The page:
Fragments of buildings seem to float and spin in the sky in this mesmerizing clip.

Fragments of buildings seem to float and spin in the sky in this mesmerizing video for the U.K. band Wave Machines' "Ill Fit." Created by Scott Spencer and John Brown, aka the Popular Society, the video combines mirror effects with time-lapse photography that moves through space. The technique, sometimes called hyper-lapse, brings a dizzying velocity to time-lapse shots. Brown, a London-based director, spent four years refining the technique before producing this clip. He describes how he created it in a short interview below.

The Atlantic: What was the inspiration for the video?

John Brown: I've been working for some time on an art project capturing objects by circling them in this photographic hyper-lapse style. I’ve got an obsession with parallax panning shots from enjoying scenery when cycling and the longer they go on, the better. As well as training my eye, taking photographs of buildings really started to change the way I looked at them, and seeing the animated results made me see the movement as a kind of empowering dance with these normally very dominating figures in our cities. My co-conspirator Scott Spencer suggested we collaborate on a music video for his friends’ band Wave Machines when he saw some of the work I'd been doing and thought it would fit nicely with the song.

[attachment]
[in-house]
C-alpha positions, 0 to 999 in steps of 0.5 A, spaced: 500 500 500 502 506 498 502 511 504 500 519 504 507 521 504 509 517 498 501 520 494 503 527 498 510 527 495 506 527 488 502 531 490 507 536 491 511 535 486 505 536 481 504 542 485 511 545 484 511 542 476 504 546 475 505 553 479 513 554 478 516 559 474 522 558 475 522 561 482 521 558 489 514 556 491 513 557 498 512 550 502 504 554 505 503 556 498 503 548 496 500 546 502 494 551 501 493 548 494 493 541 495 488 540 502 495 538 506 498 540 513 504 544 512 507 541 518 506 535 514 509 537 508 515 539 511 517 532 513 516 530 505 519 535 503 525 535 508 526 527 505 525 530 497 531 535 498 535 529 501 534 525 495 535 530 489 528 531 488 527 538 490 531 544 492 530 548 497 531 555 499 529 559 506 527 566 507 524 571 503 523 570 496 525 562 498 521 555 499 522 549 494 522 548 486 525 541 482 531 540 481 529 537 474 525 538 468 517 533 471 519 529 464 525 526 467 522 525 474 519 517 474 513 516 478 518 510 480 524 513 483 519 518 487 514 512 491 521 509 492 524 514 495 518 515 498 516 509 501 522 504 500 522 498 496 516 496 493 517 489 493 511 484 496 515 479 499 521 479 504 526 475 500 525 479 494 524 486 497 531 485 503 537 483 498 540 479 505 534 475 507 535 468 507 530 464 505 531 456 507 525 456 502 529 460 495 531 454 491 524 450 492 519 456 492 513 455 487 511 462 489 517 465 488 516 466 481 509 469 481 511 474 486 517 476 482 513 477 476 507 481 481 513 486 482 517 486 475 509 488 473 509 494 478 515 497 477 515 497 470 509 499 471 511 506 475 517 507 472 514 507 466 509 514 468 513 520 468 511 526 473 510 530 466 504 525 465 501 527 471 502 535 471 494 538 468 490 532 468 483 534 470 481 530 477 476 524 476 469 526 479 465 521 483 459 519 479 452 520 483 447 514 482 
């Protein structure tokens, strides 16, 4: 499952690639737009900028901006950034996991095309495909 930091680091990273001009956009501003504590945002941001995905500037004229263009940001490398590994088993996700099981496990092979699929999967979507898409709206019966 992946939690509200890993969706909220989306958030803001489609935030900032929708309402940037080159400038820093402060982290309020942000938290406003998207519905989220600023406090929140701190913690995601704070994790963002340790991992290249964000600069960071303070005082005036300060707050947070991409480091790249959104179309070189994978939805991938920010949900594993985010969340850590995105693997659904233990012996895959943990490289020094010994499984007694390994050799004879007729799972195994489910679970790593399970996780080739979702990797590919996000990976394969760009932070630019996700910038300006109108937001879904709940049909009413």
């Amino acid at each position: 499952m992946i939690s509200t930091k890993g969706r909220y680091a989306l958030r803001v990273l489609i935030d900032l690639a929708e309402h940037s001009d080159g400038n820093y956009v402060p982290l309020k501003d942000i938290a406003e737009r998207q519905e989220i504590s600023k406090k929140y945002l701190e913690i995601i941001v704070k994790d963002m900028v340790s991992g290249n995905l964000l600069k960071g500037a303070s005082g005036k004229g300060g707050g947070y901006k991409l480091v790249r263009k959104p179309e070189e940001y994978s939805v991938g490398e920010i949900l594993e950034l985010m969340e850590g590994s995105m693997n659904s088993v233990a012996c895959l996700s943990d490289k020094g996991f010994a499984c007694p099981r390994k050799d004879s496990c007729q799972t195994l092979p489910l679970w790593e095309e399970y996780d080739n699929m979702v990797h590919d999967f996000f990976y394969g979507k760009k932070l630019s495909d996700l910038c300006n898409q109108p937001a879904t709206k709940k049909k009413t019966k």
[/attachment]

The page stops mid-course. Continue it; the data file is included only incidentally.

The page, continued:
How and where did you shoot the hyper-lapse footage?

It was shot all over London and Liverpool, where Scott and the band are based. I cycle everywhere and always keep an eye out for a good subject. I shoot by moving around the buildings in small increments, taking a shot every crab-like step. I get lots of people staring at where I’m pointing the camera wondering what I’m looking at. Sometimes flocks of people start getting in on the action and in the way of the camera. I do it handheld so I have to keep quite steady and I developed a skill for looking at the buildings as a whole rather than at the details. Otherwise, I find myself focusing on a detail and the shot veers off. A kind of gestalt vision gets the best results. 

How did it all come together in post?

Initially, we started laying down repetitive loops but the pop promo demanded a different attention span (unlike an art installation, the original intended use of the footage). The only place it worked was in the middle, where I've left the new Strata building at Elephant and Castle London (also known affectionately as “the Owl”). It's reimagined here as a huge piano. Other shots seemed to drift into the right places and form new meanings with the lyrics, which reference walking and flying. Scott and I started trying different ways to stitch together the landscapes in folded symmetries and used the shots that brought the most out of the architecture’s geometry and transported the viewer the most.

What's next for you?

I'm going to continue capturing these hyper-lapses as loops and should be creating some interesting installations using virtual sound. Scott and I have a lot of new ideas that will use camera-tracking techniques and a portable motion control rig I've just invested in, so expect more from us in the new year. Overall, we've both been very inspired by the positive response to the video and are looking forward to future collaborations.

For more work from The Popular Society, visit

This article originally appeared on The Atlantic.

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